>The Marvel films of 2011<

Three films based on Marvel Comics properties were released over the summer of 2011, all with hopes higher than usual for this kind of film: 20th Century Fox wanted to repair the image of the X-Men brand, damaged by two prior sub-par installments. Marvel Studios (along with Paramount) desperately needed two hits in addition to the Iron Man series in order for there to be any chance of success for The Avengers (2012), their risky experiment in bringing the comics’ shared universe to the big screen. More or less by coincidence, I watched all three of these films this summer (in the order of release, no less).

Of the three, I was most predisposed to like Thor. While I hadn’t read the primary source material, the Marvel comic books (I came to comics late and appreciate it as an art form, but don’t normally read superhero comics built on decades of continuity), I have always been fascinated by mythology and works based on these ancient tales. I don’t have a fundamental objection to someone repurposing these larger-than-life gods as larger-than-life advanced aliens. And I did like the film quite a bit, just not as much as I thought I would.

Chris Hemsworth and Tom Hiddleston are well-cast in the roles of Thor and his brother Loki, respectively, Asgard’s design is appealing in a retro sci-fi sort of way, and Kenneth Branagh’s direction is confident even in action scenes. It’s the script where the movie falls somewhat short, spending too much time showing not particularly interesting goings-on on Earth, which Thor eventually gets banished to as punishment for his arrogance. What follows is a predictable character arc in which the depowered god has to learn humility (which happens too quickly and in too facile a manner) and adjust to 21st century life (which is amusingly presented, granted, but of which there is too little and much less than internet memes had made me anticipate). None of this is bad, per se, but it also never grows beyond decent. Any spark the film has is thanks to Loki, who gets a more fleshed-out and interesting characterisation than anyone else.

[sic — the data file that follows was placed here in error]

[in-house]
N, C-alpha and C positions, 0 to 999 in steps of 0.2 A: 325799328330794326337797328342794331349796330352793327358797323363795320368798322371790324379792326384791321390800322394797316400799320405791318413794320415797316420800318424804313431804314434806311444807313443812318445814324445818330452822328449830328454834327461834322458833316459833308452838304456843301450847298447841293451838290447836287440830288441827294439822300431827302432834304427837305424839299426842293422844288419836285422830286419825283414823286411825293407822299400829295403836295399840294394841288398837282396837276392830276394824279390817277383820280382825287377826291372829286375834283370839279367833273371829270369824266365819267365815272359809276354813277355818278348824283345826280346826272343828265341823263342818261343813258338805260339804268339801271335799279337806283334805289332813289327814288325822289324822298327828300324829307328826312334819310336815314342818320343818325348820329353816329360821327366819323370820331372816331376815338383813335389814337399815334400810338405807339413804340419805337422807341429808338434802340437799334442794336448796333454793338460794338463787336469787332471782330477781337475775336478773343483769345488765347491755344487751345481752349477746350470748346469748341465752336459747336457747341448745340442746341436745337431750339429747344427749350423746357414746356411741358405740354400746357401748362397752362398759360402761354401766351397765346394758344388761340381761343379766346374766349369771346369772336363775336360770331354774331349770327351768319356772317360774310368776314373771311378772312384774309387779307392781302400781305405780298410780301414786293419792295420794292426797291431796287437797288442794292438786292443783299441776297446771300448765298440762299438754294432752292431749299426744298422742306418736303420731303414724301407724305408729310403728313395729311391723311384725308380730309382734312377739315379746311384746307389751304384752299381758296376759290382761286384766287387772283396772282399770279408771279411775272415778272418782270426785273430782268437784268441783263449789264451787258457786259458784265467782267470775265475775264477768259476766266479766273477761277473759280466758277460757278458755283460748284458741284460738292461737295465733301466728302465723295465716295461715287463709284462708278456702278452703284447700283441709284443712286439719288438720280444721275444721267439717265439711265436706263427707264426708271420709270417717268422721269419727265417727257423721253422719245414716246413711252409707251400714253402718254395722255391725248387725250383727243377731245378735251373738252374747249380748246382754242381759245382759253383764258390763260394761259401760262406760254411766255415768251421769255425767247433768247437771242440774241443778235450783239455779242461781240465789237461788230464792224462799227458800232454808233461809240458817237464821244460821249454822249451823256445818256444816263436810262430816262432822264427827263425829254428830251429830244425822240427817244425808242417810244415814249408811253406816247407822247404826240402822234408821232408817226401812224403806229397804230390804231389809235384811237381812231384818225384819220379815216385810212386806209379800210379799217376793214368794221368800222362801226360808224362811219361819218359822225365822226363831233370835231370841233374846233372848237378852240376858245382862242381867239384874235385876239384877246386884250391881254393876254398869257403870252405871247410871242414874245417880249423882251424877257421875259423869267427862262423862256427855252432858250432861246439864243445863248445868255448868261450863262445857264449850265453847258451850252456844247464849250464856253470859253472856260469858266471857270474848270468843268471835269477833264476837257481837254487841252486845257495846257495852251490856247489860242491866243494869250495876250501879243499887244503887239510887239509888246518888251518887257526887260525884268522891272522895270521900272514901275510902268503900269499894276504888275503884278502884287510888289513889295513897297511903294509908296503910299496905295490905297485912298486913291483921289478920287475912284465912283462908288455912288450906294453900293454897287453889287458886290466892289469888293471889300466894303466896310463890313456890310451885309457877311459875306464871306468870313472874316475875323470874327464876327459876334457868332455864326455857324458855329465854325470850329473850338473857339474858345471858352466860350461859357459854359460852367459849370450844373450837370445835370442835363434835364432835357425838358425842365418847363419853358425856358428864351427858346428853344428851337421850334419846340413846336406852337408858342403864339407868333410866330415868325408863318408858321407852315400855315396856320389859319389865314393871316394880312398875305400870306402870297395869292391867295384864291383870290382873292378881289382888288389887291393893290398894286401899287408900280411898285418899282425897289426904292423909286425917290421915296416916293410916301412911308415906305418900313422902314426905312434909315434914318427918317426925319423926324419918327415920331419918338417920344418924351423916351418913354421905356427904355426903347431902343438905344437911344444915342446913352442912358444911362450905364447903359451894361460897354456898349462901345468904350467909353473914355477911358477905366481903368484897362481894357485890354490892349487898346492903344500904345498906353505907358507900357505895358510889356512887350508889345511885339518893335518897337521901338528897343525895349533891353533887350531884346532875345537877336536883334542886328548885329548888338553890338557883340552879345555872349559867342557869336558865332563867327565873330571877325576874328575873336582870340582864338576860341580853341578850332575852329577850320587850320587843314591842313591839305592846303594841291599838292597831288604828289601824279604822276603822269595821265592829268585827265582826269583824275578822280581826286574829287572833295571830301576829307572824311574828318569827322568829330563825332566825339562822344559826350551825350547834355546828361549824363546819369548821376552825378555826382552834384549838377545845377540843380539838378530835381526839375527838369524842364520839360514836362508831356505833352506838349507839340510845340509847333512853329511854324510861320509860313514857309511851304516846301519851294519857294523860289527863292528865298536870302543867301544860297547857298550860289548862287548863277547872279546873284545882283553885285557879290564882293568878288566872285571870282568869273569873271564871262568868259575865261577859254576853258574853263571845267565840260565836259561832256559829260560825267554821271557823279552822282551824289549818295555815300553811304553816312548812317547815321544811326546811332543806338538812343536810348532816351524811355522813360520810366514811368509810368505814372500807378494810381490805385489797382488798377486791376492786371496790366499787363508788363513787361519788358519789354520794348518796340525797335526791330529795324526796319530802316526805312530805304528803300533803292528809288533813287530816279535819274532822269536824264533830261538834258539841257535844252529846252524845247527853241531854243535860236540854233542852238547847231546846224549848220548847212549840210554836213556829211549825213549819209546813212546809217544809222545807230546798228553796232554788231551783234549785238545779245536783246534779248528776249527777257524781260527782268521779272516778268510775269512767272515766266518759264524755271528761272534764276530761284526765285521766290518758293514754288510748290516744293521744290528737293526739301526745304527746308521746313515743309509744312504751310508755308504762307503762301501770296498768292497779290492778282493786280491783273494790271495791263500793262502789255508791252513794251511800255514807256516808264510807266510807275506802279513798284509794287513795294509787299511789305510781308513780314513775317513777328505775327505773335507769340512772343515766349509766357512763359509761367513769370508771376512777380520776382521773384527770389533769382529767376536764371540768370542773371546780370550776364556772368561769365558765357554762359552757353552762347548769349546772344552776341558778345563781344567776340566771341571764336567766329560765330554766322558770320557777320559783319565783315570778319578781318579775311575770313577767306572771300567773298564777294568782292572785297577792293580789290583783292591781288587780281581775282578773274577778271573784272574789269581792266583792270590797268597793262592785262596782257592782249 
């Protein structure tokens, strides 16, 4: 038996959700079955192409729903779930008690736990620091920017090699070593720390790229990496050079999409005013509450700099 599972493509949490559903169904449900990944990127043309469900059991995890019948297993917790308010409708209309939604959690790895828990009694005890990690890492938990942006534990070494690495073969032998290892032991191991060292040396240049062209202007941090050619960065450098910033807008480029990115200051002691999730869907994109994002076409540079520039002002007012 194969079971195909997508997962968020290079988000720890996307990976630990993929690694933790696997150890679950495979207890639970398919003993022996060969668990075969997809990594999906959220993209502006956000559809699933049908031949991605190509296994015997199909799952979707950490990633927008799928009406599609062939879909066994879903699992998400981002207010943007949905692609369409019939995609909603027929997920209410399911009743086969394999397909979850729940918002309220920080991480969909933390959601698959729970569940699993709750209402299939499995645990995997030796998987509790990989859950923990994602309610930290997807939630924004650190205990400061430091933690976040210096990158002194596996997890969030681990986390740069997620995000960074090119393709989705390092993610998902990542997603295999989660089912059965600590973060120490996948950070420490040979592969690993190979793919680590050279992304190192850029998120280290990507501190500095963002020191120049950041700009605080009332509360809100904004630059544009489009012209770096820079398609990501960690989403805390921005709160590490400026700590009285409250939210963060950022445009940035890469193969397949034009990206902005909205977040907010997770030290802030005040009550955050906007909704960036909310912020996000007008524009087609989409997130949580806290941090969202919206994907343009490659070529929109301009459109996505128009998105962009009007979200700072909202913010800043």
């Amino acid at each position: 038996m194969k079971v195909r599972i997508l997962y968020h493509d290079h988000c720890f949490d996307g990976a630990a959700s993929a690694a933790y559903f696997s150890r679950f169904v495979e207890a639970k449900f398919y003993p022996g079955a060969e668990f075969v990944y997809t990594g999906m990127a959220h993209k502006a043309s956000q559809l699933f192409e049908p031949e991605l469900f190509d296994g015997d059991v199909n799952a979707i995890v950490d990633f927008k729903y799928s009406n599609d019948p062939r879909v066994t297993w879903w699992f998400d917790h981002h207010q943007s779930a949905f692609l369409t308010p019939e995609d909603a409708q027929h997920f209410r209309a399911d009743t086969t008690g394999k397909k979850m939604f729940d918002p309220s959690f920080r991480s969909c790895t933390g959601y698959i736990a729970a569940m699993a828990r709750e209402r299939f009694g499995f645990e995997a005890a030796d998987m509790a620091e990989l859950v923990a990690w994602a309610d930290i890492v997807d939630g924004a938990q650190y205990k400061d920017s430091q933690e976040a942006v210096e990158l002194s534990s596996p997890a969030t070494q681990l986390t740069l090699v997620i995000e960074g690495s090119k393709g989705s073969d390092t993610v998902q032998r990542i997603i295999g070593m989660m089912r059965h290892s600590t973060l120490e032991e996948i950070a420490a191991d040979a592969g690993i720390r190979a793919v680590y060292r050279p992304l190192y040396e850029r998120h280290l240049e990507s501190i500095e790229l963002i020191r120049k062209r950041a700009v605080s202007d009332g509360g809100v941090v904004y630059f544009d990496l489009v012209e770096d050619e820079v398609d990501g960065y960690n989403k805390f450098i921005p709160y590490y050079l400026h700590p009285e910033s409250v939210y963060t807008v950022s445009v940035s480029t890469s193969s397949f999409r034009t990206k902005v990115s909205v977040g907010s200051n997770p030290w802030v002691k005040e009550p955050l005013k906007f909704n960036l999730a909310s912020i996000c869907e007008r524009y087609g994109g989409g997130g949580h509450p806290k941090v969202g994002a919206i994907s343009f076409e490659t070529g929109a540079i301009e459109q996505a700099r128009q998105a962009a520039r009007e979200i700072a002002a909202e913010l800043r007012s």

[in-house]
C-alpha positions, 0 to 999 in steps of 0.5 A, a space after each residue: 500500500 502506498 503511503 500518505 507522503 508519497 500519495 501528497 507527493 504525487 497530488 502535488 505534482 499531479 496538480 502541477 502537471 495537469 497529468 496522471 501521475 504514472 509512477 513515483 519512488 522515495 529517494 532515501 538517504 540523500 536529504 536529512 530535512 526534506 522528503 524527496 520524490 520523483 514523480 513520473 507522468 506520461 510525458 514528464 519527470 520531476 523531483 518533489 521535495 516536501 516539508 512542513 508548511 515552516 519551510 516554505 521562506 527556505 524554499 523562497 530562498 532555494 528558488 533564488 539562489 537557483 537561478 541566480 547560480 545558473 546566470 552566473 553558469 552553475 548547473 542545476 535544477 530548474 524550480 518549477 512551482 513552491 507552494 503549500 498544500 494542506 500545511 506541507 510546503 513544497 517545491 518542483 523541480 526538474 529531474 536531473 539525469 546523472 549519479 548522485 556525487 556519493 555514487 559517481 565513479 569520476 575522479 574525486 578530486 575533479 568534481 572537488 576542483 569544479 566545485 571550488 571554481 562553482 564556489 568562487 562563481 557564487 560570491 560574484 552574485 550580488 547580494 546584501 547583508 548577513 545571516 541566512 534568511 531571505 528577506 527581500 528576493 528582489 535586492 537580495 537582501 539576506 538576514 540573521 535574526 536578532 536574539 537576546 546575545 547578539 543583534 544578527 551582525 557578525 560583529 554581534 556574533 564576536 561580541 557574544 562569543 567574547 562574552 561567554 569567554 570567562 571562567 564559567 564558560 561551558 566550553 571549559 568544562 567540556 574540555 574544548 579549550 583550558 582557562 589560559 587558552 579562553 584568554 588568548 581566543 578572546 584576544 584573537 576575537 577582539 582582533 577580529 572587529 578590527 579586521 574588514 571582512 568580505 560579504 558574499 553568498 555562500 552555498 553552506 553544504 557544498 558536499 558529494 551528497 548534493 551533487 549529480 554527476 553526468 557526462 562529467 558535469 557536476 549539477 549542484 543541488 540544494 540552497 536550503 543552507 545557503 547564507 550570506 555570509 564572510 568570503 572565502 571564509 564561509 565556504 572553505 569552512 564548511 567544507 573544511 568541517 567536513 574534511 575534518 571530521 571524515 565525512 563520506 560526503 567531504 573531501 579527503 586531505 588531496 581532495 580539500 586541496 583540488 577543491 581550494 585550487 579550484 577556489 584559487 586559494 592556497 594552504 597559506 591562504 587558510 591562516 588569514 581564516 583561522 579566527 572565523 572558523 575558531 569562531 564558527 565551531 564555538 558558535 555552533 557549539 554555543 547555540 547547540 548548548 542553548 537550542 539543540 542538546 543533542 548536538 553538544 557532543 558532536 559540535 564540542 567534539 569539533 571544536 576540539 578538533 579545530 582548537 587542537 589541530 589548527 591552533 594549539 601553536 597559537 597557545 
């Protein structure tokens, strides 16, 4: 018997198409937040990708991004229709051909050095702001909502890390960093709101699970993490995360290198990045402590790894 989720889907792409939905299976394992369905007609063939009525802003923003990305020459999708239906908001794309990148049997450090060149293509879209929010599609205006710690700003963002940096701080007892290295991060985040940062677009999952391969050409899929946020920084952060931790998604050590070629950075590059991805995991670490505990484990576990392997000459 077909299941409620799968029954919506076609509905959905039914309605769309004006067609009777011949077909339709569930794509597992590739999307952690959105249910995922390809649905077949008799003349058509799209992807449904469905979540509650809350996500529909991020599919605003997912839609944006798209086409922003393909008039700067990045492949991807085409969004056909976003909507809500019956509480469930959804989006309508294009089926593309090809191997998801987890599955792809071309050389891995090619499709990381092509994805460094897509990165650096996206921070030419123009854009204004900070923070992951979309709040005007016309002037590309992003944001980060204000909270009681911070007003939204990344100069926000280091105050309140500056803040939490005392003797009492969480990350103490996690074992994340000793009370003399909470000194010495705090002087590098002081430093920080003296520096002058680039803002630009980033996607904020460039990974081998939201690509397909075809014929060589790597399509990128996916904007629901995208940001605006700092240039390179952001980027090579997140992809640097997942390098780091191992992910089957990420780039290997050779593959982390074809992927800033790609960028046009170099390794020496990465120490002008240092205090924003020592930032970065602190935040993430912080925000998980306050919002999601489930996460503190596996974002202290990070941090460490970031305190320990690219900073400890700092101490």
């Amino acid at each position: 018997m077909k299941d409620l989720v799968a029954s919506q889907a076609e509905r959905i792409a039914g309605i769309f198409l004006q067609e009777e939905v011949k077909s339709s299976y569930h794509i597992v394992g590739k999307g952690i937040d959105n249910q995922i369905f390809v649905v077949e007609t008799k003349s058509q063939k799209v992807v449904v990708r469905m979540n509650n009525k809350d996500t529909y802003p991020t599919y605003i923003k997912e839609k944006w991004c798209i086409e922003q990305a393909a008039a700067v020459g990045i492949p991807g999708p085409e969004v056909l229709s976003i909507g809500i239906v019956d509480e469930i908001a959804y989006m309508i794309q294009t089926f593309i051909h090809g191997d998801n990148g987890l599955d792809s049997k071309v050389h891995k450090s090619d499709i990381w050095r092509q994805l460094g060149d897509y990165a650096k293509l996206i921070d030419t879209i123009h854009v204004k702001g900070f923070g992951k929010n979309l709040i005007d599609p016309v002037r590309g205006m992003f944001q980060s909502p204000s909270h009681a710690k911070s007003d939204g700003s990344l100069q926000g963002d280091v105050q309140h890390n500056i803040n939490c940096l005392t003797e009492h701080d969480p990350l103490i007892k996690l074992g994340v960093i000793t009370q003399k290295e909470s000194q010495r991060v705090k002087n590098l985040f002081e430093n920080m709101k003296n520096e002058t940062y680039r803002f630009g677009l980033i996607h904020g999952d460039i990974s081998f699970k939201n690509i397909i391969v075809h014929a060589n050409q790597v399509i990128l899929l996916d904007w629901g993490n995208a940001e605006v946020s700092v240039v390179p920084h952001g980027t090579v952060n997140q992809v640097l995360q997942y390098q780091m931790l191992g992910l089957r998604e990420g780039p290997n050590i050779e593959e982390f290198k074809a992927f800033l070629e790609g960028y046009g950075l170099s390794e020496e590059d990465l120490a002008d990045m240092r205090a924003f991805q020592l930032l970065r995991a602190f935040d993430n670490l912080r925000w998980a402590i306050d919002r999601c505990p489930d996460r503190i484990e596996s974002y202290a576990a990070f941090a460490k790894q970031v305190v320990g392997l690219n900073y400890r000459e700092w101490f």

On the whole, the film is nice to look at and quite enjoyable while you’re watching it, even if its plot is not particularly memorable and somewhat by-the-numbers. It does a good job of introducing the Marvel versions of Thor and Loki to mainstream audiences, which I suppose was the main goal all along. It succeeds at that.

You could say similar things about the other two films. I was never as entranced with the first two X-Men films as everybody else seemed to be (#3 was rightfully thrashed, though, and I never bothered with the Wolverine spin-off); they were okay. However, that franchise’s core relationship between Charles Xavier (Professor X) and Magnus Lensherr (Magneto) has always been fascinating to me: two friends who kind of want the same thing but have completely opposing methods for how to get there. X-Men: First Class shows how that particular relationship came into being, and it’s by far the most accomplished and satisfying film of the franchise. It’s not perfect by any means – most of the other characters, though mostly well-acted, don’t get much of a chance to become fleshed out, for example -, but the interaction between Xavier and Magneto and the explication of their points of view hold the movie together. The storyline crafted around these two characters is a sometimes clever, sometimes awfully convenient “secret history” that puts the mutants into the centre of the Cuban Missile Crisis. Its functional in its goal of setting the two main characters on the path they have to be on for later films without really attempting anything more.